Entamoeba histolytica programmed cell death (PCD) induced by G418 is characterized by the release of important amounts of intracellular calcium from reservoirs. Nevertheless, no typical caspases have been detected in the parasite, the PCD phenotype is inhibited by the cysteine protease inhibitor E-64. These results strongly suggest that Ca(2+)-dependent proteases could be involved in PCD. In this study, we evaluate the expression and activity of a specific dependent Ca(2+) protease, the calpain-like protease, by real-time quantitative PCR (RTq-PCR), Western blot assays and a enzymatic method during the induction of PCD by G418. Alternatively, using cell viability and TUNEL assays, we also demonstrated that the Z-Leu-Leu-Leu-al calpain inhibitor reduced the rate of cell death. The results demonstrated 4.9-fold overexpression of calpain-like gene 1.5 h after G418 PCD induction, while calpain-like protein increased almost two-fold with respect to basal calpain-like expression after 3 h of induction, and calpain activity was found to be approximately three-fold higher 6 h after treatment compared with untreated trophozoites. Taken together, these results suggest that this Ca(2+)-dependent protease could be involved in the executory phase of PCD. Copyright © 2015 Elsevier Inc. All rights reserved.

  6. The Role of Proteases in Hippocampal Synaptic Plasticity: Putting Together Small Pieces of a Complex Puzzle.

    Science.gov (United States)

    Salazar, Ivan L; Caldeira, Margarida V; Curcio, Michele; Duarte, Carlos B

    2016-02-01

    Long-term synaptic plasticity in the hippocampus is thought to underlie the formation of certain forms of memory, including spatial memory. The early phase of long-term synaptic potentiation and synaptic depression depends on post-translational modifications of synaptic proteins, while protein synthesis is also required for the late-phase of both forms of synaptic plasticity (L-LTP and L-LTD). Numerous pieces of evidence show a role for different types of proteases in synaptic plasticity, further increasing the diversity of mechanisms involved in the regulation of the intracellular and extracellular protein content. The cleavage of extracellular proteins is coupled to changes in postsynaptic intracellular mechanisms, and additional alterations in this compartment result from the protease-mediated targeting of intracellular proteins. Both mechanisms contribute to initiate signaling cascades that drive downstream pathways coupled to synaptic plasticity. In this review we summarize the evidence pointing to a role for extracellular and intracellular proteases, with distinct specificities, in synaptic plasticity. Where in the cells the proteases are located, and how they are regulated is also discussed. The combined actions of proteases and translation mechanisms contribute to a tight control of the synaptic proteome relevant for long-term synaptic potentiation and synaptic depression in the hippocampus. Additional studies are required to elucidate the mechanisms whereby these changes in the synaptic proteome are related with plasticity phenomena.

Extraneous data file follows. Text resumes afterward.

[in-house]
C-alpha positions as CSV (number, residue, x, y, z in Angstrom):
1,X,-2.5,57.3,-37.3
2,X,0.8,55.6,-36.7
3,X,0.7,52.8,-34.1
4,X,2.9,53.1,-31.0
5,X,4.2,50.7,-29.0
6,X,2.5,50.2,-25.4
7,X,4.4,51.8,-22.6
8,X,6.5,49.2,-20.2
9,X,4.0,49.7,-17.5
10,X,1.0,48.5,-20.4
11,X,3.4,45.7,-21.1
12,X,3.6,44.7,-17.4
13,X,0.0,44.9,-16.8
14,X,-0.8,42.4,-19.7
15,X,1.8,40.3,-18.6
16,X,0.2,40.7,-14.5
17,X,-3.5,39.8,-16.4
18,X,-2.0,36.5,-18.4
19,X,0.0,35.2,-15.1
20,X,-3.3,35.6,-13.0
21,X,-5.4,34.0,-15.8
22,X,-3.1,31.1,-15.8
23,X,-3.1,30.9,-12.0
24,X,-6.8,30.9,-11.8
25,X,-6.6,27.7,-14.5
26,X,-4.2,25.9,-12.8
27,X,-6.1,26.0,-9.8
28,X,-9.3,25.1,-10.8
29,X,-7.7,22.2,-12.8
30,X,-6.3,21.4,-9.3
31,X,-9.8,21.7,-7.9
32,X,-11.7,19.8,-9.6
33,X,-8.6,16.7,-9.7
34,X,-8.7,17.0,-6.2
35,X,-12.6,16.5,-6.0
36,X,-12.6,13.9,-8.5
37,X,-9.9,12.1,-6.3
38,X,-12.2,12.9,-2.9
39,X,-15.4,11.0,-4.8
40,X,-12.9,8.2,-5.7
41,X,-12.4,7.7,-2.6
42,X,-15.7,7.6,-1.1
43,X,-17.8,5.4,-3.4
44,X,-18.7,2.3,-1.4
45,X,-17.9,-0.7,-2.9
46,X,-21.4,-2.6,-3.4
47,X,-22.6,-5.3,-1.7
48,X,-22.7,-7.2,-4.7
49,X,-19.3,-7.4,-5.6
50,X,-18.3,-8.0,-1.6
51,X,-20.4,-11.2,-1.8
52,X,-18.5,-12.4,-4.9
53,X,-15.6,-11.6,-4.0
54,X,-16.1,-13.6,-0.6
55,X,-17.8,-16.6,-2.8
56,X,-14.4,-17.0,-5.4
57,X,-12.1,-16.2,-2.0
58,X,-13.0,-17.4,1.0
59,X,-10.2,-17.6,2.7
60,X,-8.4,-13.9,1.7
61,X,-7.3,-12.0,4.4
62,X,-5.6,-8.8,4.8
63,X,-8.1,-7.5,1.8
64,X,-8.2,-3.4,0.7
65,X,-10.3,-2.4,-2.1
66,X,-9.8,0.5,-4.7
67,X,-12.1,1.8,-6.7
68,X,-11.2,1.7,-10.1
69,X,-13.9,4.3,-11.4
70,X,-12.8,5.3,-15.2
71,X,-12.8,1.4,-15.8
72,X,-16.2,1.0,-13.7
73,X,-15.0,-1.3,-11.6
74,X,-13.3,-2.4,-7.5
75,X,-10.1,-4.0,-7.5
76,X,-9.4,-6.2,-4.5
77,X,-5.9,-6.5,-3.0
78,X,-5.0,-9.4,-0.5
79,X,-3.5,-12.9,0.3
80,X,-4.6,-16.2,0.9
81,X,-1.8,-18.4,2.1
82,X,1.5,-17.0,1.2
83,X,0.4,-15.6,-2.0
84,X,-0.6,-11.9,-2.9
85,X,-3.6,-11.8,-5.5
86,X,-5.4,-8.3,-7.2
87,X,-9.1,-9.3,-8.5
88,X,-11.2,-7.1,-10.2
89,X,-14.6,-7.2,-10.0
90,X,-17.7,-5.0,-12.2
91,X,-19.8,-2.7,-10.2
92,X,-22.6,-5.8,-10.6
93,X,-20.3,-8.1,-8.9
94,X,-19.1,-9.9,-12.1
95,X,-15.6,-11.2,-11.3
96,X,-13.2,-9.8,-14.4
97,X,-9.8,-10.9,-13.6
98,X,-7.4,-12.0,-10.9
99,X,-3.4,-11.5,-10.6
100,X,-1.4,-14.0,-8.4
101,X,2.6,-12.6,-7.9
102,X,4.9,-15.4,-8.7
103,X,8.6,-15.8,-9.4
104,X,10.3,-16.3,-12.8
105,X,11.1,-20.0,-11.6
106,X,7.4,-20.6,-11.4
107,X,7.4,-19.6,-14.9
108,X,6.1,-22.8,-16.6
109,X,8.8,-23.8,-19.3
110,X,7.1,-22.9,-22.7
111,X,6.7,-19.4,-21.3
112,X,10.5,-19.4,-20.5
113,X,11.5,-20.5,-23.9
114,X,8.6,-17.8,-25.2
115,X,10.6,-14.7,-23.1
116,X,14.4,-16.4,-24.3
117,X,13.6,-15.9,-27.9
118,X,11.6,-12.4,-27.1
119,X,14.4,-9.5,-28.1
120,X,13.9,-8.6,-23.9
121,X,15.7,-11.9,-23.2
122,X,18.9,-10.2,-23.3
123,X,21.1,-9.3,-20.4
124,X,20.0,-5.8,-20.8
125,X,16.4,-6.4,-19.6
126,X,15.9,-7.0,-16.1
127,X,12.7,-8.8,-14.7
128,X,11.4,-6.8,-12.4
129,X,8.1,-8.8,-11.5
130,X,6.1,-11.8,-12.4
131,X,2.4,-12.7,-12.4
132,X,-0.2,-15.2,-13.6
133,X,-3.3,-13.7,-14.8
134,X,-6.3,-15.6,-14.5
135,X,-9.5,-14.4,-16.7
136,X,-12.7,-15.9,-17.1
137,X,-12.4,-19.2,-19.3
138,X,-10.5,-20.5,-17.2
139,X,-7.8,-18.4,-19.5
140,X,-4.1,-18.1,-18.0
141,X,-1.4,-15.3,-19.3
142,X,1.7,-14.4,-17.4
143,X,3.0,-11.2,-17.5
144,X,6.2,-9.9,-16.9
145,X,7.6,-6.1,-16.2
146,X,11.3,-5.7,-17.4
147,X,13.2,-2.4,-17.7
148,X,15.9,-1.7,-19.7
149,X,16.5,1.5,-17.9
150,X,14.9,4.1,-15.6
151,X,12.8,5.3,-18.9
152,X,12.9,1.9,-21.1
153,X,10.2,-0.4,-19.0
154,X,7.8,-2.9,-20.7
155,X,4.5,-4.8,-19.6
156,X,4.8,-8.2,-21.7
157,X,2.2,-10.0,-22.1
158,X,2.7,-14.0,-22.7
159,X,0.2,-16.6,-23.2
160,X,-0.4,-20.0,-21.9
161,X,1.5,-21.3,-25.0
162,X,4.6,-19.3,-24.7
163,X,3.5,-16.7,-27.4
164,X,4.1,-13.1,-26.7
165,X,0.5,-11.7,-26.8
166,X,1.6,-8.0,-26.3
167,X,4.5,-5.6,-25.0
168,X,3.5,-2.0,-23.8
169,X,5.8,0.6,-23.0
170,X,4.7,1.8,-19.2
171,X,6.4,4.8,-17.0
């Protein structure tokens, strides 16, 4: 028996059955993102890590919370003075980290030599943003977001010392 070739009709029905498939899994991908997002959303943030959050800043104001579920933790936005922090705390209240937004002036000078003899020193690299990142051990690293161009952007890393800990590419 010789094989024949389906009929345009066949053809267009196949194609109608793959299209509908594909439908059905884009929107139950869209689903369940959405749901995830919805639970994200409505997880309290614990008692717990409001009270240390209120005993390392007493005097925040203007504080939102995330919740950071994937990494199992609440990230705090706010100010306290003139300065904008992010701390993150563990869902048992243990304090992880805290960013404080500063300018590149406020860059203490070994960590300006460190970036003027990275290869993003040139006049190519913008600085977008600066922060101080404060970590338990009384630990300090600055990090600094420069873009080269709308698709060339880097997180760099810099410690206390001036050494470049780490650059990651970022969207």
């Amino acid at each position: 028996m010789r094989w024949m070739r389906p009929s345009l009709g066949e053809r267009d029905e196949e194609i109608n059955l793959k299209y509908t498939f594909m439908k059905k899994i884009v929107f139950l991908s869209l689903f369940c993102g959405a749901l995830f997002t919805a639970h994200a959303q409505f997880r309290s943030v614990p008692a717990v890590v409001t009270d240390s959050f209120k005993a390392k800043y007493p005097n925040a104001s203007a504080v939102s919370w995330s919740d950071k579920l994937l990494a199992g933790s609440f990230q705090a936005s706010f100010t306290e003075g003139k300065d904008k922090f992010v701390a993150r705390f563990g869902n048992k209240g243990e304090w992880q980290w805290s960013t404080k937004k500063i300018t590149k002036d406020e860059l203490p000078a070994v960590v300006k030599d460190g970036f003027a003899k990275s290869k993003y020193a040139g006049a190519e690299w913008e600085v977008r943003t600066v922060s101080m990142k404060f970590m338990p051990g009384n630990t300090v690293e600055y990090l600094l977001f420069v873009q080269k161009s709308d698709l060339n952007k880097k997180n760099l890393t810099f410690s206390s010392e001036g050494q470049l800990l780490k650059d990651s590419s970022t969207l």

7. The action of neutrophil serine proteases on elastin and its precursor

    DEFF Research Database (Denmark)

    Heinz, Andrea; Jung, Michael C; Jahreis, Günther

    2012-01-01

    This study aimed to investigate the degradation of the natural substrates tropoelastin and elastin by the neutrophil-derived serine proteases human leukocyte elastase (HLE), proteinase 3 (PR3) and cathepsin G (CG). Focus was placed on determining their cleavage site specificities using mass....... CG shows a strong preference for the charged amino acid Lys at P(1) in tropoelastin, whereas Lys was not identified at P(1) in CG digests of elastin due to extensive cross-linking at Lys residues in mature elastin. All three serine proteases showed a clear preference for Pro at P(2) and P(4...

  8. Design of novel HIV-1 protease inhibitors incorporating isophthalamide-derived P2-P3 ligands: Synthesis, biological evaluation and X-ray structural studies of inhibitor-HIV-1 protease complex.

    Science.gov (United States)